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Some of the music I write about in this space each Friday pushes well beyond what the average person might consider jazz, and there are times when I wouldn’t even try to make the argument myself. But jazz and its influence—via the practice of improvisation—has radiated widely, so that all kinds of sounds could theoretically boast some type of connection. When jazz first emerged in a century ago, the term often had nothing to do with improvisation but instead signified hot dance music, first in New Orleans and then in cities like Chicago and New York. Happy, a terrific new two-CD set from the good folks at Archeophone Records in Champaign, collects 37 tracks made in 1920 by the Isham Jones Rainbo Orchestra, a Chicago dance band that didn’t play jazz but drank from its tap. The music feels of its time, for sure, and there’s very little improvisation, but the voicings shaped by the group’s leader, arranger, and saxophonist clearly reflect the jazz craze. These guys were absorbing the sounds of the great King Oliver, who moved to town from the Crescent City in 1919, but they were serving their white social-dance audience first and foremost, and didn’t allow improvisation or asides from interrupting their responsibility to strutting couples.
Jones, who was born in Ohio and grew up around Saginaw, Michigan, moved to Chicago in the midteens, and by 1918 was leading a seven-piece band at Green Mill Gardens (the celebrated spot known simply as the Green Mill today). But the band that appears on these sides made its mark a bit later at a new spot a few blocks west called the Rainbo Gardens (an Uptown bar that would garner fame in the 60s as the rock club Kinetic Playground). As articulated in the detailed liner notes by David Sager, Jones and company were situated between musical past and present, borrowing ideas from jazz while employing a relatively conservative repertoire and retaining the old-world presence of violin. Jones became a dominant figure in Chicago nightlife in the 20s and 30s (he’s best-known to the world at large as the composer of the standard “It Had to Be You”), embracing jazz more explicitly, but while these recordings are more tame, the arrangements make them stand apart from the usual white-band fare of the day. The group was incredibly precise, a product of Jones’s meticulous attention to detail. In his notes Sager writes, “Ish developed an austere, unsmiling presence on the podium, conducting with a baton, looking like—in the words of Swing Era journalist George T. Simon—a ‘strict manual arts teacher.'”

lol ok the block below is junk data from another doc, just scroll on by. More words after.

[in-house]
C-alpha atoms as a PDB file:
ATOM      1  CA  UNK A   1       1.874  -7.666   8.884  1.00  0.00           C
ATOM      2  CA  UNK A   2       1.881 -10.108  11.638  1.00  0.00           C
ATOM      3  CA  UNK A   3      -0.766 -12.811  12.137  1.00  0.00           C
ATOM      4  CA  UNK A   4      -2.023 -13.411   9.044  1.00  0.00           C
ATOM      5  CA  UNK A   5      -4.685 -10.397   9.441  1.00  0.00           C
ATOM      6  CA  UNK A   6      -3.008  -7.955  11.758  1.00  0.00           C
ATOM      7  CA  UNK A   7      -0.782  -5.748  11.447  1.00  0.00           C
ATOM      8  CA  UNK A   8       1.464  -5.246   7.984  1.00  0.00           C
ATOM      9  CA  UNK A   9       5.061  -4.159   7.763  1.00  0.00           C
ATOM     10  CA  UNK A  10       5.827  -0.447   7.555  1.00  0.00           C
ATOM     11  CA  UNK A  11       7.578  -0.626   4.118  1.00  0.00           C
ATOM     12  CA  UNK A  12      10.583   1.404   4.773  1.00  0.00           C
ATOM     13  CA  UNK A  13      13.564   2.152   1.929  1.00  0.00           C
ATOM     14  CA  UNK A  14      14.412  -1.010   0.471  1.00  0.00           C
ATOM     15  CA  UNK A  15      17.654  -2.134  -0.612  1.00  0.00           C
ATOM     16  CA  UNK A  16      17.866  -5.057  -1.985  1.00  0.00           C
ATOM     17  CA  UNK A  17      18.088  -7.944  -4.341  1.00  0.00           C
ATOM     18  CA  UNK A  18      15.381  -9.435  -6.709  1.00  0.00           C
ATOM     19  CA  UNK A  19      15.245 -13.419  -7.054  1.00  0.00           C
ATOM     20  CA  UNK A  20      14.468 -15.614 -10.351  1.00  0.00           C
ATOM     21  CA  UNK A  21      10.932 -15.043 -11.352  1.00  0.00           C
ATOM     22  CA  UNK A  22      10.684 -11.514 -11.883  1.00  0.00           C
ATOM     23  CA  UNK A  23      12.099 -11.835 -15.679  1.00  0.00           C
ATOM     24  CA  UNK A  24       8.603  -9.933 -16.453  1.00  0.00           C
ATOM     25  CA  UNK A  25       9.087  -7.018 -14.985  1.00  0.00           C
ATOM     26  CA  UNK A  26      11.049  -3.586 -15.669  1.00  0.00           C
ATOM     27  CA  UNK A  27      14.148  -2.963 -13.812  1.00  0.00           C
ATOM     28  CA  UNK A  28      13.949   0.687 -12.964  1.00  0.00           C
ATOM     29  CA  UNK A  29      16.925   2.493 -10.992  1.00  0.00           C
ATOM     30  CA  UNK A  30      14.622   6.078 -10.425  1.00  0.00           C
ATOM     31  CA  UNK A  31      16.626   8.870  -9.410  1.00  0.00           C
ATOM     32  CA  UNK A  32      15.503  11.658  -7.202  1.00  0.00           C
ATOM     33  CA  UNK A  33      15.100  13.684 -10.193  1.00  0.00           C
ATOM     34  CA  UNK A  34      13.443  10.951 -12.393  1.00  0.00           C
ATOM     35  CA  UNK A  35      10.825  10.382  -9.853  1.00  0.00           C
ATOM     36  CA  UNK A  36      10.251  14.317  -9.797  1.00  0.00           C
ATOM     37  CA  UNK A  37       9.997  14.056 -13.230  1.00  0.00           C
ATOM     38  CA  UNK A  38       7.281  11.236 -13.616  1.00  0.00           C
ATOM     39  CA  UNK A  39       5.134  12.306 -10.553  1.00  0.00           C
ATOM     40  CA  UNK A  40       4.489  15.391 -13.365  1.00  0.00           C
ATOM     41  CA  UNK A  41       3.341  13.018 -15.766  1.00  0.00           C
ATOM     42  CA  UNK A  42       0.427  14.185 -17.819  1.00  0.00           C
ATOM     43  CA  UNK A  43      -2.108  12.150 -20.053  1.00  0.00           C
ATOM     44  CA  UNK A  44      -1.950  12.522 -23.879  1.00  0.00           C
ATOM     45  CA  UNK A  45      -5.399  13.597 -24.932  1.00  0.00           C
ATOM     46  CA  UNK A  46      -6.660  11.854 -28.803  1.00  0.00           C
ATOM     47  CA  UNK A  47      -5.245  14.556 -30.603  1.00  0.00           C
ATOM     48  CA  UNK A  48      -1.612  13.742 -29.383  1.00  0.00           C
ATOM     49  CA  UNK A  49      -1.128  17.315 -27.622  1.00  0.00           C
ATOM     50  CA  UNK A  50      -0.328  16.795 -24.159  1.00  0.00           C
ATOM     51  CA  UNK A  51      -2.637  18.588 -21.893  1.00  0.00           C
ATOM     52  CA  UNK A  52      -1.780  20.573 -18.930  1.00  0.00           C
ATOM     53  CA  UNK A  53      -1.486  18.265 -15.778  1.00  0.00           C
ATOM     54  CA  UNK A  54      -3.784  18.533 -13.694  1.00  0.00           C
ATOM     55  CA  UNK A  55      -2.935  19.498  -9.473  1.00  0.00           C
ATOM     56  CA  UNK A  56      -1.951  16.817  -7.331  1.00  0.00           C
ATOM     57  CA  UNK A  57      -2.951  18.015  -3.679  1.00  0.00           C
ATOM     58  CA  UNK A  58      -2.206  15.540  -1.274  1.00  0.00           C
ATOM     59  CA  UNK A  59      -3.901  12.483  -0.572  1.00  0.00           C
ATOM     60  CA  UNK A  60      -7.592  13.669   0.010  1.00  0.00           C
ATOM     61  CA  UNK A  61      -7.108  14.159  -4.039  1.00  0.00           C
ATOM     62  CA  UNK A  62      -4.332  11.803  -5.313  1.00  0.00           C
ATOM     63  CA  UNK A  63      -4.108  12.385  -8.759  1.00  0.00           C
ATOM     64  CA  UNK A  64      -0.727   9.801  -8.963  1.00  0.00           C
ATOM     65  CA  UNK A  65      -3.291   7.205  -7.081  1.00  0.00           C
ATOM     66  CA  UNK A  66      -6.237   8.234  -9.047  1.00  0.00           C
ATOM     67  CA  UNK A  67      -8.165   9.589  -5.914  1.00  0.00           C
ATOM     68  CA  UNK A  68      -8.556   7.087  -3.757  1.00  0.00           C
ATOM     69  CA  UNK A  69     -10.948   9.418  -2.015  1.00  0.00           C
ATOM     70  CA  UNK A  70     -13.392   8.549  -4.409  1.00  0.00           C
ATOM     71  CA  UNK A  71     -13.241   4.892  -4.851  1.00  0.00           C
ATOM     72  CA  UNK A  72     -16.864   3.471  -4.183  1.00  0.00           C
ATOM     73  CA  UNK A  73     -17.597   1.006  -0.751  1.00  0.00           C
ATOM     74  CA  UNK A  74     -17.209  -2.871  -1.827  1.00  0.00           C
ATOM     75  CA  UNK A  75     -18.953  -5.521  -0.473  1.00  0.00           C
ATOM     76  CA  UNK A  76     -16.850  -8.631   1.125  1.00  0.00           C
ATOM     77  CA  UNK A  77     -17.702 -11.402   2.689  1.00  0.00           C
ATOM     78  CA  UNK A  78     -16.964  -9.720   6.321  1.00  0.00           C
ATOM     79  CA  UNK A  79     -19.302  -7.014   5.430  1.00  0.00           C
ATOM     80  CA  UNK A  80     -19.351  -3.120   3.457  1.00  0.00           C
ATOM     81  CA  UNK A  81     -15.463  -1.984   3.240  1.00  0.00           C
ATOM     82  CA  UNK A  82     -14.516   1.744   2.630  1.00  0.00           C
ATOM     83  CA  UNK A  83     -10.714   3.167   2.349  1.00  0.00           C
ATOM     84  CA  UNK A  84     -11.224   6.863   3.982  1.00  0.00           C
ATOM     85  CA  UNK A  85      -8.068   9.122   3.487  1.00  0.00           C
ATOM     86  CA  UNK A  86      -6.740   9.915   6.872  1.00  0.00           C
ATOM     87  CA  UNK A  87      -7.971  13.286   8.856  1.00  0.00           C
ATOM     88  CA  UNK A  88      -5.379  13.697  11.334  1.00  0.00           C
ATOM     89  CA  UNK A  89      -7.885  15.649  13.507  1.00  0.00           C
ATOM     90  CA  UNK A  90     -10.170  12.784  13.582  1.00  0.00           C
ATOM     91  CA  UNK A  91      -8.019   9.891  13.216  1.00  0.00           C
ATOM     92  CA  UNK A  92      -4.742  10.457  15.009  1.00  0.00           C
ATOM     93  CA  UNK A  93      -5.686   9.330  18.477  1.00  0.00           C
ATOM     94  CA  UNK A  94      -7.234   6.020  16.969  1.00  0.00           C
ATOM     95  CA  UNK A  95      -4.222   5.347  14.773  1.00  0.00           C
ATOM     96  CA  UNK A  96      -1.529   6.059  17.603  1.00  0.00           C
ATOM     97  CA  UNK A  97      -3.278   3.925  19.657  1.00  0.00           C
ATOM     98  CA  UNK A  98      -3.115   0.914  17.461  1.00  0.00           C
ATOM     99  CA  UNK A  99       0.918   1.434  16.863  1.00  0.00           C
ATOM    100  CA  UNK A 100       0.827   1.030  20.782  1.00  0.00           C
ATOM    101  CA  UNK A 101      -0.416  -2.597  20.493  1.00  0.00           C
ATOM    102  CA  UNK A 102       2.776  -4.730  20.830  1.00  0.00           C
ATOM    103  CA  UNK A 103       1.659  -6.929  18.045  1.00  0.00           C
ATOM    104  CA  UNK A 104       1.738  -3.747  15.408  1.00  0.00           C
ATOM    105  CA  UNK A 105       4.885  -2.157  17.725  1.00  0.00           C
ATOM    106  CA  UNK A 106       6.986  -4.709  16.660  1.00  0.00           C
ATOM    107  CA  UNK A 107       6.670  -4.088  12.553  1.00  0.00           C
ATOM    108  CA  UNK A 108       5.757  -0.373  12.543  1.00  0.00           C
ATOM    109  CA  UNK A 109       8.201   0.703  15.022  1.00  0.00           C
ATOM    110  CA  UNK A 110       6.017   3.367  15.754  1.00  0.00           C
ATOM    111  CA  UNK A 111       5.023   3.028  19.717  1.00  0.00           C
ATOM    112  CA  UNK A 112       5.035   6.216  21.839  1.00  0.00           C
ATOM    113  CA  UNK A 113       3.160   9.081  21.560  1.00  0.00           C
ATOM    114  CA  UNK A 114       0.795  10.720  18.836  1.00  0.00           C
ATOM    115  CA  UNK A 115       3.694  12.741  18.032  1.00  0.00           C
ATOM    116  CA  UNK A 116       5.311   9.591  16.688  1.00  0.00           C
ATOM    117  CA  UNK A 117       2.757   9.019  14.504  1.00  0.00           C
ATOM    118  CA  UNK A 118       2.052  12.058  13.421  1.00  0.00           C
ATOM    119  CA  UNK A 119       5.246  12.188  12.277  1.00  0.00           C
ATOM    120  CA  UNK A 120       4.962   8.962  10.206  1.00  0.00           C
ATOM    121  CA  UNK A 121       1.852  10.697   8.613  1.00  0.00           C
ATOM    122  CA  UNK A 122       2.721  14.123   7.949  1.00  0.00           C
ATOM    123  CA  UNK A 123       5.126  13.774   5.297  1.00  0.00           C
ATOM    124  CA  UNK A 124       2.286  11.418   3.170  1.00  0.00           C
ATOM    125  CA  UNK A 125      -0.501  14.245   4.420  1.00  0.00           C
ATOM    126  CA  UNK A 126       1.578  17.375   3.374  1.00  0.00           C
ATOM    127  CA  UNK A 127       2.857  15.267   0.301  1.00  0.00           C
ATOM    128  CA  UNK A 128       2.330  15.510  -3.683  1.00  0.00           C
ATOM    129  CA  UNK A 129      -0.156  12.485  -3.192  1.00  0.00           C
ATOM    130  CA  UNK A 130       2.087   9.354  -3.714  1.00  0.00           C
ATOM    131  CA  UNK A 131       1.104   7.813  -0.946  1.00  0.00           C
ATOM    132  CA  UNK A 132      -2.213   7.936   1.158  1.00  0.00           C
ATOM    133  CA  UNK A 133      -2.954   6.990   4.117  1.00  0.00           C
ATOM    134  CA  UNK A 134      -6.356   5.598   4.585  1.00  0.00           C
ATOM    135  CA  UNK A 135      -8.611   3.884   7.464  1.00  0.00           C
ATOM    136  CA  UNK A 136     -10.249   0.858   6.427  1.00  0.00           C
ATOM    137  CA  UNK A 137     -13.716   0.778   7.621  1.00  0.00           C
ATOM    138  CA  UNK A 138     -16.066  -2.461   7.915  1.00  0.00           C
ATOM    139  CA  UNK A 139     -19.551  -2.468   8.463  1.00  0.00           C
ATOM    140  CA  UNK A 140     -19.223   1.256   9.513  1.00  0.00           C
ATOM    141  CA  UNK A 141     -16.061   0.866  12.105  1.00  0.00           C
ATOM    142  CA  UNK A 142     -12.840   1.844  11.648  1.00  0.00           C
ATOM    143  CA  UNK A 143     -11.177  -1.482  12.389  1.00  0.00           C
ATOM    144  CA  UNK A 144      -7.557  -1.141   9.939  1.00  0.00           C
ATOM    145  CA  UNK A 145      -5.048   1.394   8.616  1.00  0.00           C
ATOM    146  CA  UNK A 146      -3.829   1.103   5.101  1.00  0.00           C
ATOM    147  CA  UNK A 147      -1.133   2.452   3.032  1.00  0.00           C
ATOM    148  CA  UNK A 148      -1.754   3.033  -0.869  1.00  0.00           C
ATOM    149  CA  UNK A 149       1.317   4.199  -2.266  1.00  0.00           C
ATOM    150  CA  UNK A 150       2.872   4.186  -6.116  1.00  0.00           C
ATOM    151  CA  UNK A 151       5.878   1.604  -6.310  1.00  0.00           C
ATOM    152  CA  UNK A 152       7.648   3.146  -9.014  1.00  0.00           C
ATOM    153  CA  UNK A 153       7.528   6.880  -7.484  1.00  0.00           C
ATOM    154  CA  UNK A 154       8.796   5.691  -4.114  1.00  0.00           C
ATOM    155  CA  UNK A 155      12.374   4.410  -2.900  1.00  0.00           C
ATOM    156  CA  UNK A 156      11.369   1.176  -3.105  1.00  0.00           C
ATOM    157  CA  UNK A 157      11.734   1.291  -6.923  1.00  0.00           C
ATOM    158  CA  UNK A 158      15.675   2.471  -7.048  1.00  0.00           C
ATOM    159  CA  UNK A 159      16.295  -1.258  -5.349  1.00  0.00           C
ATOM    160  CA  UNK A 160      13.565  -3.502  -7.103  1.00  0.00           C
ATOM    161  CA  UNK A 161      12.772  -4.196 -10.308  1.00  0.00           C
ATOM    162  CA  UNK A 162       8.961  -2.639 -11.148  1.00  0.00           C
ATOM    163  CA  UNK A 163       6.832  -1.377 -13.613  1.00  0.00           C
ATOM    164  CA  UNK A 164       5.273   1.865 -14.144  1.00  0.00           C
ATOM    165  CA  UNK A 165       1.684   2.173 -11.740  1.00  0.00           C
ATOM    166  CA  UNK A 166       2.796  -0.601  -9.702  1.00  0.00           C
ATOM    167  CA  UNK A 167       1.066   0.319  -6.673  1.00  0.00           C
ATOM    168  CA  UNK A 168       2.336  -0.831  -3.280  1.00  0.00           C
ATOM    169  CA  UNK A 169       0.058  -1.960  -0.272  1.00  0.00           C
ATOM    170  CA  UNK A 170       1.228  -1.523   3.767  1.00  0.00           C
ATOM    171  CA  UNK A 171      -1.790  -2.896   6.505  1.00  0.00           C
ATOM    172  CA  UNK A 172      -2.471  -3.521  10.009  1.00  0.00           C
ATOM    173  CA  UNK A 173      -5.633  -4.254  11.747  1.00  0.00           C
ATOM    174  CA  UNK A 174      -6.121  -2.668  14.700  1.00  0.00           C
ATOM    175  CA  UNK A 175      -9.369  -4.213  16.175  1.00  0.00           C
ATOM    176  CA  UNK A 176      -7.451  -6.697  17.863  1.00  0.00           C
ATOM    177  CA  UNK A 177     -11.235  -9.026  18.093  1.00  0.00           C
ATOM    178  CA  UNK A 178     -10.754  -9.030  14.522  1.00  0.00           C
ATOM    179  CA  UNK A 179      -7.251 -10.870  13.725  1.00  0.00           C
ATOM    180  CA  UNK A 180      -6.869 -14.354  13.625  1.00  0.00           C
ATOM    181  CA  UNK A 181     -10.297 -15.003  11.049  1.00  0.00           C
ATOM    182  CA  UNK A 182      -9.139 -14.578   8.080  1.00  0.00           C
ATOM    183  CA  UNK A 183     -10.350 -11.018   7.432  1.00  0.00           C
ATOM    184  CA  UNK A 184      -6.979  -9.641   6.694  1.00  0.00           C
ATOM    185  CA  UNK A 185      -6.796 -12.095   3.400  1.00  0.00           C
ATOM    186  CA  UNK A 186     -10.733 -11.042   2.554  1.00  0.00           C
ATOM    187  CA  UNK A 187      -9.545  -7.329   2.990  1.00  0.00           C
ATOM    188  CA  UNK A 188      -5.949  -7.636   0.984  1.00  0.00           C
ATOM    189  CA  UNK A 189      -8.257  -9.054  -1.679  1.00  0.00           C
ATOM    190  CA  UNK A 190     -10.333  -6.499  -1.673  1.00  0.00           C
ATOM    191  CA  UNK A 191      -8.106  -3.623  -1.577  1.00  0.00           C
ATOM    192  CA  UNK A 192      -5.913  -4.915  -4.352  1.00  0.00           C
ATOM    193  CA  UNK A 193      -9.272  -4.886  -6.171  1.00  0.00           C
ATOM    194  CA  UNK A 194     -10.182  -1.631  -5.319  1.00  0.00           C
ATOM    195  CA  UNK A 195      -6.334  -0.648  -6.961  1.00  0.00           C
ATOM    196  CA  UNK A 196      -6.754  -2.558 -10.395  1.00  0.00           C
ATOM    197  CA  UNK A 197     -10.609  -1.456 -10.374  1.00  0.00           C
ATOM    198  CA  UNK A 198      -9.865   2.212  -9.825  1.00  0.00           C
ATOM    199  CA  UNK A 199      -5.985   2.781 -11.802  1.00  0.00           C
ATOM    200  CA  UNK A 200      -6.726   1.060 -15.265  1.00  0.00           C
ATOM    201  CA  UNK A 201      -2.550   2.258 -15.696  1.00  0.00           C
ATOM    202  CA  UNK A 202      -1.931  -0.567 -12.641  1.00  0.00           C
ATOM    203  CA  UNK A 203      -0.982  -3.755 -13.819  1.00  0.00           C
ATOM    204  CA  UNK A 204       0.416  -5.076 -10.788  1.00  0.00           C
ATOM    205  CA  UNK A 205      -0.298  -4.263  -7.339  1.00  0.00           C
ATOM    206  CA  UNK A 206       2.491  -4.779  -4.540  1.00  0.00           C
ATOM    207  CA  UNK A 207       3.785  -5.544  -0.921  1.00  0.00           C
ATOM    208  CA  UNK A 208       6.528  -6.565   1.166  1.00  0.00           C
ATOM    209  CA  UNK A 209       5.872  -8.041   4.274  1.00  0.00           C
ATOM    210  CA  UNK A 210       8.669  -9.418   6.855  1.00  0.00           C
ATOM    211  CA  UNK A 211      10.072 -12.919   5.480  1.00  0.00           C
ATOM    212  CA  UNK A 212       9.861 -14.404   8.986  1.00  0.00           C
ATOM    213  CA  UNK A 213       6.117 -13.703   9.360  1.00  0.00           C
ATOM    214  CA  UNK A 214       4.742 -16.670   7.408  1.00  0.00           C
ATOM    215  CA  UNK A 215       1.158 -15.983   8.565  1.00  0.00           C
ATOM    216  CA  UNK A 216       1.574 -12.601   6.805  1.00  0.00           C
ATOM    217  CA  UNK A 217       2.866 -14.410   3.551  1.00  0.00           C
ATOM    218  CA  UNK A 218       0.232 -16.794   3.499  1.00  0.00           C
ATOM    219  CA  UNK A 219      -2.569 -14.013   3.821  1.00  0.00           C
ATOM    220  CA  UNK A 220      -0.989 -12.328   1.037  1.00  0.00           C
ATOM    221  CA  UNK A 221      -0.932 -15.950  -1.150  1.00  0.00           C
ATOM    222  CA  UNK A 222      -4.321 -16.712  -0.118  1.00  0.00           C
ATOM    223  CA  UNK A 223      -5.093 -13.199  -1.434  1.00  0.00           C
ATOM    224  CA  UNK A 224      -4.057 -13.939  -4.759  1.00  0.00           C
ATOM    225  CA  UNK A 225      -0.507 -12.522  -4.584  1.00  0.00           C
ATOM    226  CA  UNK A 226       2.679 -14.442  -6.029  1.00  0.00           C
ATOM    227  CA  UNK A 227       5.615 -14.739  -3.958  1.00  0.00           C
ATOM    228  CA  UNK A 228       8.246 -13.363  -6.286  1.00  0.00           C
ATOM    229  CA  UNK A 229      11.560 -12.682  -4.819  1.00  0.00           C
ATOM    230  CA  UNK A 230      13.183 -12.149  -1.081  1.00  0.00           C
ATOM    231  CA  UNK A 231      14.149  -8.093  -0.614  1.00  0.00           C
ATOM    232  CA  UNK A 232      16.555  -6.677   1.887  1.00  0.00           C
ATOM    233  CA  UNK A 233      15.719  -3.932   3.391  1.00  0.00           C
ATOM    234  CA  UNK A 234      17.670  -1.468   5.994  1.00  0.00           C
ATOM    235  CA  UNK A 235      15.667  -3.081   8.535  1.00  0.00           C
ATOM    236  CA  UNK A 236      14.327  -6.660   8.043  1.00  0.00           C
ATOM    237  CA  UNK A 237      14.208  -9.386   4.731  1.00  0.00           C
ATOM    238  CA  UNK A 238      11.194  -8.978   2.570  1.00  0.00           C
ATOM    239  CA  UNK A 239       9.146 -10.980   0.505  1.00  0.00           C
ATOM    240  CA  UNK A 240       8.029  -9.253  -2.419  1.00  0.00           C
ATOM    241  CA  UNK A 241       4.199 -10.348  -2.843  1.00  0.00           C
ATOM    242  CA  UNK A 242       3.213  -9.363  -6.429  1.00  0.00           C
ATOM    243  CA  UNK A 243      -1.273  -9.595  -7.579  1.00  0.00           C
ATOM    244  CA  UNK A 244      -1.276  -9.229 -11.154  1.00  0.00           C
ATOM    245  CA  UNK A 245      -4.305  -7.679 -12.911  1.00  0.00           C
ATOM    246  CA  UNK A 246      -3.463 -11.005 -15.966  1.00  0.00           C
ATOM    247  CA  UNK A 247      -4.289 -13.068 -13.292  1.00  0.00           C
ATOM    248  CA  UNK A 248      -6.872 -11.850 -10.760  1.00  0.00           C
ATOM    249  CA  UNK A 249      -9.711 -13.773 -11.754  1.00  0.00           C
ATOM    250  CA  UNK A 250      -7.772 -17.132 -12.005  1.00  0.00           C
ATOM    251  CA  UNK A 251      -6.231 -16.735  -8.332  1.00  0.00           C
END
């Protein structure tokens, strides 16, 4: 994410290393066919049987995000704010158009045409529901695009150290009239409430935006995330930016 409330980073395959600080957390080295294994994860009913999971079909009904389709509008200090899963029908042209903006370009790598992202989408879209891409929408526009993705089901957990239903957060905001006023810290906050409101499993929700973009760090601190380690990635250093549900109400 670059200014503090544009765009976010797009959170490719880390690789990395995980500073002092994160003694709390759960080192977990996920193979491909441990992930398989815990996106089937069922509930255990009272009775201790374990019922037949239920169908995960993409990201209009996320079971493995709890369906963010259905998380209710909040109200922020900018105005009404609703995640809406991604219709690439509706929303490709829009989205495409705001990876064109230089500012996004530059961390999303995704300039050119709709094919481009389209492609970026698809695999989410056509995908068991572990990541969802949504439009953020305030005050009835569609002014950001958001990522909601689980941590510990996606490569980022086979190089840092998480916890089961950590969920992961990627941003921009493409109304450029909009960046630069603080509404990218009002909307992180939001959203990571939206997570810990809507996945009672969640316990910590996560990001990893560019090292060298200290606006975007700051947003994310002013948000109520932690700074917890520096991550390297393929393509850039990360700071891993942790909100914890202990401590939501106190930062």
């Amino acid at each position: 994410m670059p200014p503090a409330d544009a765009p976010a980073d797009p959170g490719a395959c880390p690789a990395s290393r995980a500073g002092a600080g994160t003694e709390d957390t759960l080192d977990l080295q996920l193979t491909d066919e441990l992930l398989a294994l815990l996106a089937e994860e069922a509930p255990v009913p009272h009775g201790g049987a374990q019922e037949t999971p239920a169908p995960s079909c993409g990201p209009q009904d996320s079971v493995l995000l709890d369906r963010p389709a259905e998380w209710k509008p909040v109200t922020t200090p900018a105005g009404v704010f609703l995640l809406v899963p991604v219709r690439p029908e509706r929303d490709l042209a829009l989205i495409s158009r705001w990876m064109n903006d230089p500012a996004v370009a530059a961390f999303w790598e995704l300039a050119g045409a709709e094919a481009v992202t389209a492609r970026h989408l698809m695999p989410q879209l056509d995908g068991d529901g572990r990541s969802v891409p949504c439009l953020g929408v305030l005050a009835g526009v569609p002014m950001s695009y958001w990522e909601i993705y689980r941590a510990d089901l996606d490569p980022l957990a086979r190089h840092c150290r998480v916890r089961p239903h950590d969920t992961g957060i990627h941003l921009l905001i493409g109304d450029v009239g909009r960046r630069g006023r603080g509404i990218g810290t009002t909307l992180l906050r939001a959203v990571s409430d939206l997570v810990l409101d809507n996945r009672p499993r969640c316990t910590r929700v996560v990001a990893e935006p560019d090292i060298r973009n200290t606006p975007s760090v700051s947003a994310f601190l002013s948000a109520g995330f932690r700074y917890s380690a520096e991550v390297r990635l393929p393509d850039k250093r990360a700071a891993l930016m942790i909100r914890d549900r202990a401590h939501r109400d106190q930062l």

While the band never let its dance rhythms be sidetracked by extended solos, the arrangements were often in constant motion, with different voices taking jazz-derived obligatos—especially the lines of trombonist Carroll Martin—and various sections of the band (brass, sax/violin, piano/banjo) alternating or playing hot potato with different passages of the compositions so that the complexion of each piece changed often during each three-minute blast. Below you can hear the title track of the collection, where Martin’s trombone playing pretty much steals the show.
Nate Wooley/Peter Evans/Jim Black/Paul Lytton, Trumpets and Drums: Live in Ljubljana (Clean Feed)
Angelika Niescier, Sublim III (Enja)
James Ilgenfritz, Compositions (Braxton) 2011 (Infrequent Seams)
Franco Battiato, Sulle Corde di Aries (BMG, Italy)
Various artists, The Original Sounds of Cumbia (Soundway)